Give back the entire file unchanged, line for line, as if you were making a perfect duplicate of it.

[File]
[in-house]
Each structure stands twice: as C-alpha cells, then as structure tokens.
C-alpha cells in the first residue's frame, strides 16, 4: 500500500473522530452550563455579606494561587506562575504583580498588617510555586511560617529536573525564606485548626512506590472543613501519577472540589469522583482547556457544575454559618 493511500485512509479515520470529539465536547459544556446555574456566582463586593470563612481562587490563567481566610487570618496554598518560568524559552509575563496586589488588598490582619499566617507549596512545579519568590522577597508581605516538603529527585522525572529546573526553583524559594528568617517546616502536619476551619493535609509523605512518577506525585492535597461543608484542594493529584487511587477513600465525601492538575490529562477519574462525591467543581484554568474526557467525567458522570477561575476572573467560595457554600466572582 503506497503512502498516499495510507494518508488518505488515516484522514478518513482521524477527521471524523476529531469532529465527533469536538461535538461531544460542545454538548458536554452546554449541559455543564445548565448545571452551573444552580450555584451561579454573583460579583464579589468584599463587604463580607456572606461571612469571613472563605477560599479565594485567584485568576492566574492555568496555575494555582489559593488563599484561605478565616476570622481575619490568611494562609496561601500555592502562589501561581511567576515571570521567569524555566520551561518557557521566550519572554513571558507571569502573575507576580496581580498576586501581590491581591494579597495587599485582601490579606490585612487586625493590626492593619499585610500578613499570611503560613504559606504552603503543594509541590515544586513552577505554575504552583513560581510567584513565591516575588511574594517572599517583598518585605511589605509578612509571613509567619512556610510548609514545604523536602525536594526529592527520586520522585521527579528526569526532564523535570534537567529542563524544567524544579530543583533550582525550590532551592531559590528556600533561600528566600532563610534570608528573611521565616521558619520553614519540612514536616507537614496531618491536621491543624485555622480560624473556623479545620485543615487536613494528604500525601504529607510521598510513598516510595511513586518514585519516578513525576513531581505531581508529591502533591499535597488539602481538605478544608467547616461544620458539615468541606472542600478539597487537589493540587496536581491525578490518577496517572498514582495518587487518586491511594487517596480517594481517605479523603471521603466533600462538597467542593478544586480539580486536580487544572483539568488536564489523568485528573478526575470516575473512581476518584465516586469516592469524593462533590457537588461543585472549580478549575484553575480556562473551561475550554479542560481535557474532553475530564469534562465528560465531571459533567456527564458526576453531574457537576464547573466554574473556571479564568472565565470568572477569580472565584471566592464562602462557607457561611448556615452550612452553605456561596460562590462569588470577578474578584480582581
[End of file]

[in-house]
Each structure stands twice: as C-alpha cells, then as structure tokens.
C-alpha cells in the first residue's frame, strides 16, 4: 500500500473522530452550563455579606494561587506562575504583580498588617510555586511560617529536573525564606485548626512506590472543613501519577472540589469522583482547556457544575454559618 493511500485512509479515520470529539465536547459544556446555574456566582463586593470563612481562587490563567481566610487570618496554598518560568524559552509575563496586589488588598490582619499566617507549596512545579519568590522577597508581605516538603529527585522525572529546573526553583524559594528568617517546616502536619476551619493535609509523605512518577506525585492535597461543608484542594493529584487511587477513600465525601492538575490529562477519574462525591467543581484554568474526557467525567458522570477561575476572573467560595457554600466572582 503506497503512502498516499495510507494518508488518505488515516484522514478518513482521524477527521471524523476529531469532529465527533469536538461535538461531544460542545454538548458536554452546554449541559455543564445548565448545571452551573444552580450555584451561579454573583460579583464579589468584599463587604463580607456572606461571612469571613472563605477560599479565594485567584485568576492566574492555568496555575494555582489559593488563599484561605478565616476570622481575619490568611494562609496561601500555592502562589501561581511567576515571570521567569524555566520551561518557557521566550519572554513571558507571569502573575507576580496581580498576586501581590491581591494579597495587599485582601490579606490585612487586625493590626492593619499585610500578613499570611503560613504559606504552603503543594509541590515544586513552577505554575504552583513560581510567584513565591516575588511574594517572599517583598518585605511589605509578612509571613509567619512556610510548609514545604523536602525536594526529592527520586520522585521527579528526569526532564523535570534537567529542563524544567524544579530543583533550582525550590532551592531559590528556600533561600528566600532563610534570608528573611521565616521558619520553614519540612514536616507537614496531618491536621491543624485555622480560624473556623479545620485543615487536613494528604500525601504529607510521598510513598516510595511513586518514585519516578513525576513531581505531581508529591502533591499535597488539602481538605478544608467547616461544620458539615468541606472542600478539597487537589493540587496536581491525578490518577496517572498514582495518587487518586491511594487517596480517594481517605479523603471521603466533600462538597467542593478544586480539580486536580487544572483539568488536564489523568485528573478526575470516575473512581476518584465516586469516592469524593462533590457537588461543585472549580478549575484553575480556562473551561475550554479542560481535557474532553475530564469534562465528560465531571459533567456527564458526576453531574457537576464547573466554574473556571479564568472565565470568572477569580472565584471566592464562602462557607457561611448556615452550612452553605456561596460562590462569588470577578474578584480582581